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n os ta lg i a

No Beer Goggles Needed The Falstaff Brewery’s history By Seale Paterson

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Another modernization and expansion of the facility occurred in 1952, which was when the Falstaff sign topped with a weather-predicting ball was erected. In 1978, after a decline in beer sales cut profits, workers at the brewery went on strike following a 30 percent pay cut. Despite some last-minute rallies, the brewery closed. It sat empty for the next two decades, ignored by almost everyone except for rats, vagrants and metal and wiring scavengers. In 1997, Mickey Boes and Larry Hamm partnered to buy the brewery for $225,000, full of hopes for development, but with no real plans. A series of fires, plus some hefty environmental fines and suspect real estate transactions, led the still empty property to be put back up for sale seven years later.

In 2006, developer Ted Mondale bought the brewery for $1 million, and in two years developed it into 147 mixed-income apartments. The weather ball sign was refurbished in 2011, with identical new 10-foot-tall letters made to replace the old ones. The rooftop patio was rebuilt and opened soon after. n

A 10-foot state of Gambrinus, a European cultural hero often referred to as the “patron saint of beer,” holds a beer aloft on a corner of the Falstaff Brewery. While many assume it is Falstaff, the drink-loving Shakespearian character, he is not. This statue, along with the legendary lighted weather ball perched atop the 128-foot-tall vertical neon Falstaff sign, ensure that the brewery is well represented in New Orleans photography.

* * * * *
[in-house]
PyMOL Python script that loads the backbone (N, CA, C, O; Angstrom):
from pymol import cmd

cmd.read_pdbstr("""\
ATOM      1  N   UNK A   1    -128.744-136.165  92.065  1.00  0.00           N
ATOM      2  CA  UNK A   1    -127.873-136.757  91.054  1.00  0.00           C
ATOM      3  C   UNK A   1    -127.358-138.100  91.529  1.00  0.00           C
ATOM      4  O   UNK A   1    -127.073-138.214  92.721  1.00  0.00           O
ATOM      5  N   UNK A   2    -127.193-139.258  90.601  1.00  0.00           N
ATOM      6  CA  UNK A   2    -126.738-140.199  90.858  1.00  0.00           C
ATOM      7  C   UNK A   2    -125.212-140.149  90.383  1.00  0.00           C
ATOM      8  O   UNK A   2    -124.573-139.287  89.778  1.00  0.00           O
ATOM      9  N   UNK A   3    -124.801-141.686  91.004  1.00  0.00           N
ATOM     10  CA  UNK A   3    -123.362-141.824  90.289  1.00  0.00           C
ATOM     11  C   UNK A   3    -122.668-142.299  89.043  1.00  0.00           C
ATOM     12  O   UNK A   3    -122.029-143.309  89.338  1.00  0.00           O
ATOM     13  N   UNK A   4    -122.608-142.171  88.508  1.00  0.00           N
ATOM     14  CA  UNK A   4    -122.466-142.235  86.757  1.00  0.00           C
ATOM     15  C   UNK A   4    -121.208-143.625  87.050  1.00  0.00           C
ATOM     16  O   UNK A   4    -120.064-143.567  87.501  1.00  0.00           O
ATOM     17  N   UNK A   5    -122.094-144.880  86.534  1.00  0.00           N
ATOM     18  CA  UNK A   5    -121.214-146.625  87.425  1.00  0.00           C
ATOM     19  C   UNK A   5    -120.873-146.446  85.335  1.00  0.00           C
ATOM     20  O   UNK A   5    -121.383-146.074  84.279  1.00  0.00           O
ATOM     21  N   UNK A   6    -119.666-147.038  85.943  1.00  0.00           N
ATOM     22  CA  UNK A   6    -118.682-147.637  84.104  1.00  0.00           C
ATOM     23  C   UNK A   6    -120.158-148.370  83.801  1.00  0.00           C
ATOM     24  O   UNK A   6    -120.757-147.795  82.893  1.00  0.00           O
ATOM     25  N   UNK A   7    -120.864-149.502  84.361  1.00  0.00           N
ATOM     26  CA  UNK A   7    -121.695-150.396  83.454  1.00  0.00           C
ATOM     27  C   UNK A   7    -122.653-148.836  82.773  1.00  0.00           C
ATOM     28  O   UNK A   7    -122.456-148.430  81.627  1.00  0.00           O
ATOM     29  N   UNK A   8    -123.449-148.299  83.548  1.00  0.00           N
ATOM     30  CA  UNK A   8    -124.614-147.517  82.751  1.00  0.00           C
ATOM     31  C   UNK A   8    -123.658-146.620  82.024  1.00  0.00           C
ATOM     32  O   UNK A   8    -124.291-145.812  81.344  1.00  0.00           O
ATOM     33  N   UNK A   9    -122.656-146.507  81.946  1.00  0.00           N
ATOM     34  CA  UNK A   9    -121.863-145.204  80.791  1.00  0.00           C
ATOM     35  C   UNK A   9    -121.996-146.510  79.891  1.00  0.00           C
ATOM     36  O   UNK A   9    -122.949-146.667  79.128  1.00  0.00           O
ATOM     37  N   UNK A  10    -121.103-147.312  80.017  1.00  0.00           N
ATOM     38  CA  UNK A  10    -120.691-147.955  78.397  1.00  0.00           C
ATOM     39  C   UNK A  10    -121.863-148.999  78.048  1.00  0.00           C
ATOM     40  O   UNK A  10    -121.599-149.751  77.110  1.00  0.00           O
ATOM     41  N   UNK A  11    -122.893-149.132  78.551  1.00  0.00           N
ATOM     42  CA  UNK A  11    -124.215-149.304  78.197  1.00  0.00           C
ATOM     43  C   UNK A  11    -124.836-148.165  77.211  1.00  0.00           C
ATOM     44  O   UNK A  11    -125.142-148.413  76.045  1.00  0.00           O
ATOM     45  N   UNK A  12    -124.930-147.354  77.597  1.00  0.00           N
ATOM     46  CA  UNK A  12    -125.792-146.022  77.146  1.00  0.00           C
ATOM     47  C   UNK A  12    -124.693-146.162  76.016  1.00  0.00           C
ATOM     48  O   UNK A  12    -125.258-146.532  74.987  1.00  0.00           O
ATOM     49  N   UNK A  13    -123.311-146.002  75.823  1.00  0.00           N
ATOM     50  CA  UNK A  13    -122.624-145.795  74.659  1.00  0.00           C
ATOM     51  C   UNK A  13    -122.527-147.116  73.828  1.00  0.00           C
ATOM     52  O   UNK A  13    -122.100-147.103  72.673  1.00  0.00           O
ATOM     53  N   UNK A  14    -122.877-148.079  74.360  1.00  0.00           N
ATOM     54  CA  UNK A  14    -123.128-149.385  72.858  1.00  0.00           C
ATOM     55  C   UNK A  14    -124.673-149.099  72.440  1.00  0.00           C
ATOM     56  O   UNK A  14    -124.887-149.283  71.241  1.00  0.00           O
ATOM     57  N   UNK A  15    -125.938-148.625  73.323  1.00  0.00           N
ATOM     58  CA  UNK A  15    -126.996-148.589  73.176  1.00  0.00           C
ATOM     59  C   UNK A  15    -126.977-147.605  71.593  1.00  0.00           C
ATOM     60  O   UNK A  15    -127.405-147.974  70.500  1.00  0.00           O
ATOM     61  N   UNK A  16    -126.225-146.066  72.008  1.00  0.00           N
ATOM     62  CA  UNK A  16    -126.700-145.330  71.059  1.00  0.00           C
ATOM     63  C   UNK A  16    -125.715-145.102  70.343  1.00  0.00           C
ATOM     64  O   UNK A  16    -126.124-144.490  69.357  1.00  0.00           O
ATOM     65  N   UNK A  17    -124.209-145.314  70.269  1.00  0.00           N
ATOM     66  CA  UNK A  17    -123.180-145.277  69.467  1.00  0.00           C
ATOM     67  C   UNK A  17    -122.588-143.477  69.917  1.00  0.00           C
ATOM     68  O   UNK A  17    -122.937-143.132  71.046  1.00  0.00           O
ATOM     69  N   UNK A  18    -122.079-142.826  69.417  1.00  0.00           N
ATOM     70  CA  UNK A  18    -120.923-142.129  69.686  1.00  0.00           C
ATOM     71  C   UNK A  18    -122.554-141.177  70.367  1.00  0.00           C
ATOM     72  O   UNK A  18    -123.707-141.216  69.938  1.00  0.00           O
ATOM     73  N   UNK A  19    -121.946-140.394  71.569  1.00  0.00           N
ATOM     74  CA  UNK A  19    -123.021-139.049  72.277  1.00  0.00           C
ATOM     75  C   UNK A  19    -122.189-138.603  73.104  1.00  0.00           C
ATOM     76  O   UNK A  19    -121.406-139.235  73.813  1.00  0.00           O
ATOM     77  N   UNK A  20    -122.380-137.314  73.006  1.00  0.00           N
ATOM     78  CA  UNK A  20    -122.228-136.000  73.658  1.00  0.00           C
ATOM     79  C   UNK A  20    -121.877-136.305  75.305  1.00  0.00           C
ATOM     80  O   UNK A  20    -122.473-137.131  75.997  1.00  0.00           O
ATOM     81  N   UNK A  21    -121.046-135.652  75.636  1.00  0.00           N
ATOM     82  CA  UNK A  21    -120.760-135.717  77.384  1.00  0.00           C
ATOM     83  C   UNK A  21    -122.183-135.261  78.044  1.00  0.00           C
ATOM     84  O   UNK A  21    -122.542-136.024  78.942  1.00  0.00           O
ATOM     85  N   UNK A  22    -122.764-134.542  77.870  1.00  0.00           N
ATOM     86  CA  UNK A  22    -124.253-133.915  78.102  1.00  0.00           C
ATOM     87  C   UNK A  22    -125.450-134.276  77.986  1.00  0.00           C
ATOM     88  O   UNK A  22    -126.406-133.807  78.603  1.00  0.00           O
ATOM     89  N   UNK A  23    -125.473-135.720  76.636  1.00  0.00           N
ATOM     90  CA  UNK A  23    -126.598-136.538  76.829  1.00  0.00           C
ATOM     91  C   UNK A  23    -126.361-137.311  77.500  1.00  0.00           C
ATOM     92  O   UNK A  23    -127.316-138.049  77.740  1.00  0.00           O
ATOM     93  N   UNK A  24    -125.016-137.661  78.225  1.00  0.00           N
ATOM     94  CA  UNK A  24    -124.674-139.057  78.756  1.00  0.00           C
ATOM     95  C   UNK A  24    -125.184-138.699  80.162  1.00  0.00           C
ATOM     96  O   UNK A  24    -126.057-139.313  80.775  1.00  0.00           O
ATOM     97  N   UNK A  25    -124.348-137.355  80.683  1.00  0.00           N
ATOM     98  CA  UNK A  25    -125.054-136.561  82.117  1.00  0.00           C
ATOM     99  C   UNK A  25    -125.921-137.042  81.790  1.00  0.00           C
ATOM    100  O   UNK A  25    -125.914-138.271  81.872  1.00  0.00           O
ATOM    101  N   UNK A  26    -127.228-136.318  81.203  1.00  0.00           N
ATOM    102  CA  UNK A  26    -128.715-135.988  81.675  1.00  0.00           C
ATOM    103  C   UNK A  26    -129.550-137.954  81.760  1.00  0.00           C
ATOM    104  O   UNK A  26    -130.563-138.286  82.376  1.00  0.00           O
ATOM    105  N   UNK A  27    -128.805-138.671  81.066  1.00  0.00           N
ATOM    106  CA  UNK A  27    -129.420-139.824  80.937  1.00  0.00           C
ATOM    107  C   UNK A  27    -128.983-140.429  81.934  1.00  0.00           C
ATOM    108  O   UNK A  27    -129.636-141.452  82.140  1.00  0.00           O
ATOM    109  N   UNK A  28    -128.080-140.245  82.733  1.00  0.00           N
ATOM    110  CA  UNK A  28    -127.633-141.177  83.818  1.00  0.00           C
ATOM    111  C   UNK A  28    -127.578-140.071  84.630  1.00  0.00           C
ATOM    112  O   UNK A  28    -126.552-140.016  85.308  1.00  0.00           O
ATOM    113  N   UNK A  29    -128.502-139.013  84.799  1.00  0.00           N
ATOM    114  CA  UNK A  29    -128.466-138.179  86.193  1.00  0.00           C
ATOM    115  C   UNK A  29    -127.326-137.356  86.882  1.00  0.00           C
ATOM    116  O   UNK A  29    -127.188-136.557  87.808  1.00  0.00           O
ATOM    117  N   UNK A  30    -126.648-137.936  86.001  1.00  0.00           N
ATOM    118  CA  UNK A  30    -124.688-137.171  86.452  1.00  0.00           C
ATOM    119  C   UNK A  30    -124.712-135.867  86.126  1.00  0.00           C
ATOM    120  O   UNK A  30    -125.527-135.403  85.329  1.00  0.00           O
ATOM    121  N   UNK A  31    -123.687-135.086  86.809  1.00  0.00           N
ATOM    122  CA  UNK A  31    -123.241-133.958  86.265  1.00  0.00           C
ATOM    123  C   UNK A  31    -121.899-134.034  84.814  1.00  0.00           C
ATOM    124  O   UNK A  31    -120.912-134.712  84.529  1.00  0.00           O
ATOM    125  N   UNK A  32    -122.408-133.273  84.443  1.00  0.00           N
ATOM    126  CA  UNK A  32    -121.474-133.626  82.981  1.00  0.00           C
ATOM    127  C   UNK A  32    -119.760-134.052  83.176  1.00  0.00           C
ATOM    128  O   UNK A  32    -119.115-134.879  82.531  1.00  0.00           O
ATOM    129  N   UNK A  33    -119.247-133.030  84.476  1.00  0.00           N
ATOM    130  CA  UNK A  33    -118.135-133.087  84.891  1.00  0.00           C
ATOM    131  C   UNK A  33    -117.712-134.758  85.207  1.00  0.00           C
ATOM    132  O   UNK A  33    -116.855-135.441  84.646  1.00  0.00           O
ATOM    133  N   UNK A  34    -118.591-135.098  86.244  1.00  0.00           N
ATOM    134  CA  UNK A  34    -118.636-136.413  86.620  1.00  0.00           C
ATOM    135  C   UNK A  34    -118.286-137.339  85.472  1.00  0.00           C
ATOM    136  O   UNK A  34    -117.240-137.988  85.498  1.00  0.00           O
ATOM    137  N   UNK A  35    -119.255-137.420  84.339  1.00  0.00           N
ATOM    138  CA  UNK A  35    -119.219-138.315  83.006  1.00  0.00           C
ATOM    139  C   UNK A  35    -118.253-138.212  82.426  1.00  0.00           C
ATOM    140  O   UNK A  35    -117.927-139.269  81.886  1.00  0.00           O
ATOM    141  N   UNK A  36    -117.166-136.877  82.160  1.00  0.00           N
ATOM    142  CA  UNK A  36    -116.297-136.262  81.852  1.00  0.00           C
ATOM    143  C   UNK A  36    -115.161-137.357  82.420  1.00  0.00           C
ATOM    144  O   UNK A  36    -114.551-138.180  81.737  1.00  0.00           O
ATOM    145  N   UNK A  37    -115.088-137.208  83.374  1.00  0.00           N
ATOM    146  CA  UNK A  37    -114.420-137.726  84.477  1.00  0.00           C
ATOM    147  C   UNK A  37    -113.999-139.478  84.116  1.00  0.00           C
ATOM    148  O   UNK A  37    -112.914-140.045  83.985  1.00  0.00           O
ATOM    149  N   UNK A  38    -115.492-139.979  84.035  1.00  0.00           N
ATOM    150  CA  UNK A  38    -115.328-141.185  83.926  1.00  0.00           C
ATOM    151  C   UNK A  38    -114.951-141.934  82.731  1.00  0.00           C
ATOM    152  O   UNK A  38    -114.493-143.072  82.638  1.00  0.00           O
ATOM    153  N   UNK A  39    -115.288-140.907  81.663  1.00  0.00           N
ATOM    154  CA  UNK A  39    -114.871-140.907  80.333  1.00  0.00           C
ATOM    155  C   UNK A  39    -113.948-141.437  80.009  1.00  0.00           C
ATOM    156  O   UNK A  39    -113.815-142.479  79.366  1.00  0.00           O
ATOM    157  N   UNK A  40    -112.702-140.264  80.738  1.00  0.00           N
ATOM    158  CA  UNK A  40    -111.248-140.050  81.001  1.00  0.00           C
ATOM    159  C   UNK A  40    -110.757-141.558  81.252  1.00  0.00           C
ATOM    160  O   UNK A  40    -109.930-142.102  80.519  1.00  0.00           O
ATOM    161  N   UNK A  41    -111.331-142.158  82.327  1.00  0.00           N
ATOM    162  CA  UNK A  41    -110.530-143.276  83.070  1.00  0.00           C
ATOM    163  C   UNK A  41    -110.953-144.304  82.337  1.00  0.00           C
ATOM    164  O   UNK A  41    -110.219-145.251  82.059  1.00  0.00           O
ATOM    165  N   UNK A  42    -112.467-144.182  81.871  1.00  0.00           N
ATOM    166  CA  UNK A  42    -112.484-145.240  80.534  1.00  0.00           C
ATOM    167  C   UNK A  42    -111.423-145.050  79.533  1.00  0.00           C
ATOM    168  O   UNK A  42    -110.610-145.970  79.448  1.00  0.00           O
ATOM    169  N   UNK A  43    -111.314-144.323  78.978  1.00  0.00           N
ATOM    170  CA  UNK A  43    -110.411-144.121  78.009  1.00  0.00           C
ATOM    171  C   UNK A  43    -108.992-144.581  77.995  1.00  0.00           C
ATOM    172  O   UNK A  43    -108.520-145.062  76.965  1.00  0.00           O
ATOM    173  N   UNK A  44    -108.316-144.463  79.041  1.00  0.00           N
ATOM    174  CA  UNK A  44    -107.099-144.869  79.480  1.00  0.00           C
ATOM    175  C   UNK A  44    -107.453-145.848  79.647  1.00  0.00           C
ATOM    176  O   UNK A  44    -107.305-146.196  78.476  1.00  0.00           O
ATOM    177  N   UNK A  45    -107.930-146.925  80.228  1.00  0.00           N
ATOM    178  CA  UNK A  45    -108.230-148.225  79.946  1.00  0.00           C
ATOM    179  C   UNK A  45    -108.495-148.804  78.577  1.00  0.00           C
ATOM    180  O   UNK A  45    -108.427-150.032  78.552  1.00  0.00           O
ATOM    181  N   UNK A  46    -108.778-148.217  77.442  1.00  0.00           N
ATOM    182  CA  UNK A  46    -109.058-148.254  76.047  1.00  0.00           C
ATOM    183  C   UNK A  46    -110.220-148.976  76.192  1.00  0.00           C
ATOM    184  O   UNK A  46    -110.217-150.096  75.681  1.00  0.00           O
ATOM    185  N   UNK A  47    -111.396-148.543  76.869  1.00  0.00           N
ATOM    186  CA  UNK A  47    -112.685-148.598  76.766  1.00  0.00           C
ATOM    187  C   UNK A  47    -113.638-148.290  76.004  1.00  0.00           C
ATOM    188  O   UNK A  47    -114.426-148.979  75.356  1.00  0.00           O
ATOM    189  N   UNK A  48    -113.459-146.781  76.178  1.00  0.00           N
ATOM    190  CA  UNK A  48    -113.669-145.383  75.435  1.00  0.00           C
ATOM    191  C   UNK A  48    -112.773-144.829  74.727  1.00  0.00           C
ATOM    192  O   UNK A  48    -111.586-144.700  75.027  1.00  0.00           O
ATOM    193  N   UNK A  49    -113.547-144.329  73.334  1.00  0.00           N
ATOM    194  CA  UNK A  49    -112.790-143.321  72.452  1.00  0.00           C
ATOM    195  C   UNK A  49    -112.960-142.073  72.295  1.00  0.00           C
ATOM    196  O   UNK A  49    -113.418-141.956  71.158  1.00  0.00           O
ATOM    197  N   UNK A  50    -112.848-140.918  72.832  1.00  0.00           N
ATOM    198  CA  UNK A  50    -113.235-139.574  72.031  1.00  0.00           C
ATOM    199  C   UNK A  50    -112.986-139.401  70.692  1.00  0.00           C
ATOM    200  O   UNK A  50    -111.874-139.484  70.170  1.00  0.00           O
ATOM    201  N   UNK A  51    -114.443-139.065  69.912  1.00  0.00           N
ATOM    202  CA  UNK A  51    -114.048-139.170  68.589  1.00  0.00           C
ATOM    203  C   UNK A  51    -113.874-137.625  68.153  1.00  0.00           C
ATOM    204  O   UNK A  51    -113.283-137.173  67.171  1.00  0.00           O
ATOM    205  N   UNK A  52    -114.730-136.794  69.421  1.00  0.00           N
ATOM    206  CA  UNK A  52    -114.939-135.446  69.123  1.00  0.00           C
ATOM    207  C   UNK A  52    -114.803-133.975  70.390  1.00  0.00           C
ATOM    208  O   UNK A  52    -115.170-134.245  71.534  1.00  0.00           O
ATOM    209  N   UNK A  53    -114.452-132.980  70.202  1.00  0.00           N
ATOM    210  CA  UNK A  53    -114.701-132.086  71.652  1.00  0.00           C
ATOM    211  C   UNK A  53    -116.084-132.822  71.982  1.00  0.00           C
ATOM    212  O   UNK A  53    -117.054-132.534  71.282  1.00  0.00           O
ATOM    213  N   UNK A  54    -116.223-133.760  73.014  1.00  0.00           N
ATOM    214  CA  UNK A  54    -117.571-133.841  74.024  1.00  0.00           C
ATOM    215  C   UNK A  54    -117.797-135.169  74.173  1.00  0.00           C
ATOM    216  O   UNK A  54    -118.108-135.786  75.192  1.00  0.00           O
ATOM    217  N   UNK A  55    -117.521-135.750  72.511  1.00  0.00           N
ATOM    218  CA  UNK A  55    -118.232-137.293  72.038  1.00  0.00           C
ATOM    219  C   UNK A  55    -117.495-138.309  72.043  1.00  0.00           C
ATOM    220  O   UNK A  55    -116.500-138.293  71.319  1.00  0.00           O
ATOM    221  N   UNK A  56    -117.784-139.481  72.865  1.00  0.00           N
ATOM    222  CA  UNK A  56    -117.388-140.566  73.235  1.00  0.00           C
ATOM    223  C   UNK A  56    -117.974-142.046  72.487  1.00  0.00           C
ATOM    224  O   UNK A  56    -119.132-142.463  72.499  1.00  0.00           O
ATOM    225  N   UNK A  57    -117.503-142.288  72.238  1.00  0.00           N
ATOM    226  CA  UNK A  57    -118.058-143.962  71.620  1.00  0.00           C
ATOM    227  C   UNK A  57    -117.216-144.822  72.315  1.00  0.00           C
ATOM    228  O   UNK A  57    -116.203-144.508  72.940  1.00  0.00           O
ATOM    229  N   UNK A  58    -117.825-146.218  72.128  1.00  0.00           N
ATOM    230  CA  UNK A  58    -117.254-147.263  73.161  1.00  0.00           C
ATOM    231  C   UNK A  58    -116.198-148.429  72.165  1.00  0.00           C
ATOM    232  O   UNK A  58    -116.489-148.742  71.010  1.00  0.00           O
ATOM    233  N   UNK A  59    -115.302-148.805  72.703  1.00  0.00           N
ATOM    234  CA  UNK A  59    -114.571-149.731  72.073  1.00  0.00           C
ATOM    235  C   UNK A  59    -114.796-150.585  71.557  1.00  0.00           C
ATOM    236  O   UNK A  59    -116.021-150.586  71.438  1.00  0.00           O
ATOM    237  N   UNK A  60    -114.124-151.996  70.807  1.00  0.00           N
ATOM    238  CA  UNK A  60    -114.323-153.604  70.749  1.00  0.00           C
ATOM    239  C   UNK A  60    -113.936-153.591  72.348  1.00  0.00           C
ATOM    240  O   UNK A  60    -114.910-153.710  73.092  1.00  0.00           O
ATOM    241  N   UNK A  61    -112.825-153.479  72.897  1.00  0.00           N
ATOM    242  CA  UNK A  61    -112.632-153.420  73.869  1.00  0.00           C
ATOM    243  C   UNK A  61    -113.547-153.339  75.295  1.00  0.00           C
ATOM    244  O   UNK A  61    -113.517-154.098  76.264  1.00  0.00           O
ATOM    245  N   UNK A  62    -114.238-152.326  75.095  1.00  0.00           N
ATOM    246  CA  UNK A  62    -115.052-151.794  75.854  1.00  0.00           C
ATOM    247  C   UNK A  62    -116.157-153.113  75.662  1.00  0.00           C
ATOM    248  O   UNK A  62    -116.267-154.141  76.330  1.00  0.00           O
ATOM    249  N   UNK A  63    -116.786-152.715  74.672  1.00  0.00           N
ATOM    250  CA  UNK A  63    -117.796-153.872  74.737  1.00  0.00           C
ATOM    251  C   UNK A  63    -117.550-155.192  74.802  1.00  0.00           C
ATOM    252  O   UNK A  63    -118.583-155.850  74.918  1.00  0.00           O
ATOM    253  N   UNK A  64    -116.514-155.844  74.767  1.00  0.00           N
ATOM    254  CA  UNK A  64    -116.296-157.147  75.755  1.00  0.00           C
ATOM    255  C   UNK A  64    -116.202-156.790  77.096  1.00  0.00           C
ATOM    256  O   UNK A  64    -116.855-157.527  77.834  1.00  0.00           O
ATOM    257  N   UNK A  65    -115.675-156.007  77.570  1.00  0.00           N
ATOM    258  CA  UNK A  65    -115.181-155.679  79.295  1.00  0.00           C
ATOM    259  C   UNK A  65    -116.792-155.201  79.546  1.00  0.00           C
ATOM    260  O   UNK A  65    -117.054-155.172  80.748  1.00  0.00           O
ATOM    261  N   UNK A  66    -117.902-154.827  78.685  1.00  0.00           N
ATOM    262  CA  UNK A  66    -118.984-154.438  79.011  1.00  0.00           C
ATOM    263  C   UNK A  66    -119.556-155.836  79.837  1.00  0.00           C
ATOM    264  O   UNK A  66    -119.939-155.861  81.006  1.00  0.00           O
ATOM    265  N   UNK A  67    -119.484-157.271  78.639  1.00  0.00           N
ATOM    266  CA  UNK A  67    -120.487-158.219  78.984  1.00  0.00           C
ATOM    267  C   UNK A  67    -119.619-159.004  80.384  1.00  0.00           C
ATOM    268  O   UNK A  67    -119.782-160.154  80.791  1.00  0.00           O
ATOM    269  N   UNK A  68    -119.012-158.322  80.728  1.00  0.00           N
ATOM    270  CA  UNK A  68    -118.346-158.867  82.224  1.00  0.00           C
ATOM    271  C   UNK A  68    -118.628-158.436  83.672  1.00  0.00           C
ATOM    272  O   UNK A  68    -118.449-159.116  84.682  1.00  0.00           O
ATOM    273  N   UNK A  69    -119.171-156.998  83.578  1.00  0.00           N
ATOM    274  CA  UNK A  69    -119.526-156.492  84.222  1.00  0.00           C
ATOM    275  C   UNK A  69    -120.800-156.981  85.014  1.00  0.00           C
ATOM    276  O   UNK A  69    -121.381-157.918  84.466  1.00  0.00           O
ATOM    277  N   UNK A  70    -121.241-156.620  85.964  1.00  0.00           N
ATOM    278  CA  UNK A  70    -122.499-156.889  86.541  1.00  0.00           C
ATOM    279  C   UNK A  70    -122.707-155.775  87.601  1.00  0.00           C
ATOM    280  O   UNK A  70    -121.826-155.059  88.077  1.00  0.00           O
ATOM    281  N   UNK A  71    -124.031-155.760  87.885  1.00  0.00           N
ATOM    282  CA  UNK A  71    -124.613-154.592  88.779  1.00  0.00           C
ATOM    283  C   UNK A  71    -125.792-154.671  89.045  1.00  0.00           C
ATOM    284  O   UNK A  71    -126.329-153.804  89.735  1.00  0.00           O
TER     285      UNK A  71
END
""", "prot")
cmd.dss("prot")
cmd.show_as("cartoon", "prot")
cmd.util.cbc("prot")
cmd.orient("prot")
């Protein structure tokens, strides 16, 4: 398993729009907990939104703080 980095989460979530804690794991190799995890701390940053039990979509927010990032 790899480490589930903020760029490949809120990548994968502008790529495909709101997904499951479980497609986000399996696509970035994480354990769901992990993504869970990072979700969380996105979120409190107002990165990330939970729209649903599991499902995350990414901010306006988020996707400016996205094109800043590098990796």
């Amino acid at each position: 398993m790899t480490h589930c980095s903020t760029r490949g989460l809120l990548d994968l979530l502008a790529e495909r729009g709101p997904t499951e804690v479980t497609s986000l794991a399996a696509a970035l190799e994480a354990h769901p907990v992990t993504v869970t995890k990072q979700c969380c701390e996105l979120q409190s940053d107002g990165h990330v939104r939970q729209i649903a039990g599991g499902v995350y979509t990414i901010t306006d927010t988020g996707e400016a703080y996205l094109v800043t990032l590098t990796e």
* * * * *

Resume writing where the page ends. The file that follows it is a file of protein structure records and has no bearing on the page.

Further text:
Image provided by: The Charles L. Franck Studio Collection at Th e Historic New Orleans Collec tion. Acc no. 1979.89.7315

What is now known as the Falstaff Brewery Building on Gravier Street near South Broad Street was originally built in 1911 by the National Brewing Company. Ownership changed hands a few times over the following 25 years until St. Louis-based Falstaff Brewing Corp bought the brewery for just over $500,000 in 1936. In two years and after $400,000 in improvements, the number of employees went from 65 to 200, and sales of Falstaff beer increased greatly, making it one of the leading plants in the South. The brewery’s heydays were the 1940s through the 1960s. Workers were handed fresh cold beers every two hours, and the brewery’s 1,000-sqare-foot rooftop beer garden became a very popular location for business and social club meetings, class reunions and crab and shrimp boils.